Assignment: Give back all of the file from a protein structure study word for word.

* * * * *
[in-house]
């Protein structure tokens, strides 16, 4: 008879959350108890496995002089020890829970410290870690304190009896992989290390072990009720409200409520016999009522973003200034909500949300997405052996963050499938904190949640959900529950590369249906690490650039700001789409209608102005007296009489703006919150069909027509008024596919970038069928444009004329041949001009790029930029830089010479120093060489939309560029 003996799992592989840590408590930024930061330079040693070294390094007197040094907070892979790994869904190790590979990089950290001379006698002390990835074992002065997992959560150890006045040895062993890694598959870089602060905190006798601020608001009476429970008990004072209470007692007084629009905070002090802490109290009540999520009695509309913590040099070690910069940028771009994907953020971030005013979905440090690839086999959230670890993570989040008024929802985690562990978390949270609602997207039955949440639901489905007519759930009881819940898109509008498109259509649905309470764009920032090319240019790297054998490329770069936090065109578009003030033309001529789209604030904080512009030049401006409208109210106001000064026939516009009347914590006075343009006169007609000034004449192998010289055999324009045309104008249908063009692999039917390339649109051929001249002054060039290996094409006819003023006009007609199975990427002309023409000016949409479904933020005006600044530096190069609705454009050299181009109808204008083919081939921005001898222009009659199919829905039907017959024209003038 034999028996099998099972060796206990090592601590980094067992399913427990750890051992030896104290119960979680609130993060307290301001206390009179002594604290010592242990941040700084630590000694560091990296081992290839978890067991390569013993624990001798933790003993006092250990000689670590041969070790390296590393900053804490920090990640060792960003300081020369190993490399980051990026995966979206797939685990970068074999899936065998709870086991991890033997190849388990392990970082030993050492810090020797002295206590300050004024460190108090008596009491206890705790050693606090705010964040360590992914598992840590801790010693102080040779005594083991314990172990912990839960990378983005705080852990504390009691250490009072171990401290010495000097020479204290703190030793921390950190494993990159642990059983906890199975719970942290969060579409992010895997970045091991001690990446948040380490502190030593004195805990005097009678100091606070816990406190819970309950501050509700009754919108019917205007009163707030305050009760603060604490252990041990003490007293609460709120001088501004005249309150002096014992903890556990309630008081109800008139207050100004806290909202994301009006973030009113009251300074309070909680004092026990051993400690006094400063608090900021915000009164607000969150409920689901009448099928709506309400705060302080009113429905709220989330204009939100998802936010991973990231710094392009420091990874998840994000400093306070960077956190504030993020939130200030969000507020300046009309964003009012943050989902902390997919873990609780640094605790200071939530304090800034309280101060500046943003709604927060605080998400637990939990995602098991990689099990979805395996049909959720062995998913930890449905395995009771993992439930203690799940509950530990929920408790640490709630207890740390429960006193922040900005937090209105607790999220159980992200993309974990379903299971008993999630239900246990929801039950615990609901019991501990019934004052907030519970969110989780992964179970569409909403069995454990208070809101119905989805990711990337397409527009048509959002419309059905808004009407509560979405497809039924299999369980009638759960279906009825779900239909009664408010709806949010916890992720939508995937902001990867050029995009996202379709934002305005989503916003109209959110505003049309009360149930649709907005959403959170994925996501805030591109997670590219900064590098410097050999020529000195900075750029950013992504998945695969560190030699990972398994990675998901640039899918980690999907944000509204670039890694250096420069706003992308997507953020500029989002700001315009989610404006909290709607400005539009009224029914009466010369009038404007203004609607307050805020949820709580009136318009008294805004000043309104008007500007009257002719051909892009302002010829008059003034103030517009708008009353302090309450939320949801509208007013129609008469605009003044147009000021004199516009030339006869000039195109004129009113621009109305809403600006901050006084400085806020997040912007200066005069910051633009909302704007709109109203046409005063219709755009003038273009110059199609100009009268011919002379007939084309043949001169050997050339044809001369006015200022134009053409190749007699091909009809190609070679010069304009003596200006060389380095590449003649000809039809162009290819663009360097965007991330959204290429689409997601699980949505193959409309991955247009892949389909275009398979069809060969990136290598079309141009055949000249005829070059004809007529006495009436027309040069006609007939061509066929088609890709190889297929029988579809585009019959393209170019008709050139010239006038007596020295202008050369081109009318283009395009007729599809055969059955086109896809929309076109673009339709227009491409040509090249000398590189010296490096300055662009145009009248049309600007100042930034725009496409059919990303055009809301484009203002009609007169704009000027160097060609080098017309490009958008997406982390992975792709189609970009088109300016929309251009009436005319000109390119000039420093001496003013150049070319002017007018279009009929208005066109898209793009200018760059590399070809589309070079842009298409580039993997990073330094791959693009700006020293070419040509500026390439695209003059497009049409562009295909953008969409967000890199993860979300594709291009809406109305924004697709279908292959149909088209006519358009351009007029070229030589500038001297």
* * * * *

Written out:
[in-house]
């Protein structure tokens, strides 16, 4: 008879959350108890496995002089020890829970410290870690304190009896992989290390072990009720409200409520016999009522973003200034909500949300997405052996963050499938904190949640959900529950590369249906690490650039700001789409209608102005007296009489703006919150069909027509008024596919970038069928444009004329041949001009790029930029830089010479120093060489939309560029 003996799992592989840590408590930024930061330079040693070294390094007197040094907070892979790994869904190790590979990089950290001379006698002390990835074992002065997992959560150890006045040895062993890694598959870089602060905190006798601020608001009476429970008990004072209470007692007084629009905070002090802490109290009540999520009695509309913590040099070690910069940028771009994907953020971030005013979905440090690839086999959230670890993570989040008024929802985690562990978390949270609602997207039955949440639901489905007519759930009881819940898109509008498109259509649905309470764009920032090319240019790297054998490329770069936090065109578009003030033309001529789209604030904080512009030049401006409208109210106001000064026939516009009347914590006075343009006169007609000034004449192998010289055999324009045309104008249908063009692999039917390339649109051929001249002054060039290996094409006819003023006009007609199975990427002309023409000016949409479904933020005006600044530096190069609705454009050299181009109808204008083919081939921005001898222009009659199919829905039907017959024209003038 034999028996099998099972060796206990090592601590980094067992399913427990750890051992030896104290119960979680609130993060307290301001206390009179002594604290010592242990941040700084630590000694560091990296081992290839978890067991390569013993624990001798933790003993006092250990000689670590041969070790390296590393900053804490920090990640060792960003300081020369190993490399980051990026995966979206797939685990970068074999899936065998709870086991991890033997190849388990392990970082030993050492810090020797002295206590300050004024460190108090008596009491206890705790050693606090705010964040360590992914598992840590801790010693102080040779005594083991314990172990912990839960990378983005705080852990504390009691250490009072171990401290010495000097020479204290703190030793921390950190494993990159642990059983906890199975719970942290969060579409992010895997970045091991001690990446948040380490502190030593004195805990005097009678100091606070816990406190819970309950501050509700009754919108019917205007009163707030305050009760603060604490252990041990003490007293609460709120001088501004005249309150002096014992903890556990309630008081109800008139207050100004806290909202994301009006973030009113009251300074309070909680004092026990051993400690006094400063608090900021915000009164607000969150409920689901009448099928709506309400705060302080009113429905709220989330204009939100998802936010991973990231710094392009420091990874998840994000400093306070960077956190504030993020939130200030969000507020300046009309964003009012943050989902902390997919873990609780640094605790200071939530304090800034309280101060500046943003709604927060605080998400637990939990995602098991990689099990979805395996049909959720062995998913930890449905395995009771993992439930203690799940509950530990929920408790640490709630207890740390429960006193922040900005937090209105607790999220159980992200993309974990379903299971008993999630239900246990929801039950615990609901019991501990019934004052907030519970969110989780992964179970569409909403069995454990208070809101119905989805990711990337397409527009048509959002419309059905808004009407509560979405497809039924299999369980009638759960279906009825779900239909009664408010709806949010916890992720939508995937902001990867050029995009996202379709934002305005989503916003109209959110505003049309009360149930649709907005959403959170994925996501805030591109997670590219900064590098410097050999020529000195900075750029950013992504998945695969560190030699990972398994990675998901640039899918980690999907944000509204670039890694250096420069706003992308997507953020500029989002700001315009989610404006909290709607400005539009009224029914009466010369009038404007203004609607307050805020949820709580009136318009008294805004000043309104008007500007009257002719051909892009302002010829008059003034103030517009708008009353302090309450939320949801509208007013129609008469605009003044147009000021004199516009030339006869000039195109004129009113621009109305809403600006901050006084400085806020997040912007200066005069910051633009909302704007709109109203046409005063219709755009003038273009110059199609100009009268011919002379007939084309043949001169050997050339044809001369006015200022134009053409190749007699091909009809190609070679010069304009003596200006060389380095590449003649000809039809162009290819663009360097965007991330959204290429689409997601699980949505193959409309991955247009892949389909275009398979069809060969990136290598079309141009055949000249005829070059004809007529006495009436027309040069006609007939061509066929088609890709190889297929029988579809585009019959393209170019008709050139010239006038007596020295202008050369081109009318283009395009007729599809055969059955086109896809929309076109673009339709227009491409040509090249000398590189010296490096300055662009145009009248049309600007100042930034725009496409059919990303055009809301484009203002009609007169704009000027160097060609080098017309490009958008997406982390992975792709189609970009088109300016929309251009009436005319000109390119000039420093001496003013150049070319002017007018279009009929208005066109898209793009200018760059590399070809589309070079842009298409580039993997990073330094791959693009700006020293070419040509500026390439695209003059497009049409562009295909953008969409967000890199993860979300594709291009809406109305924004697709279908292959149909088209006519358009351009007029070229030589500038001297």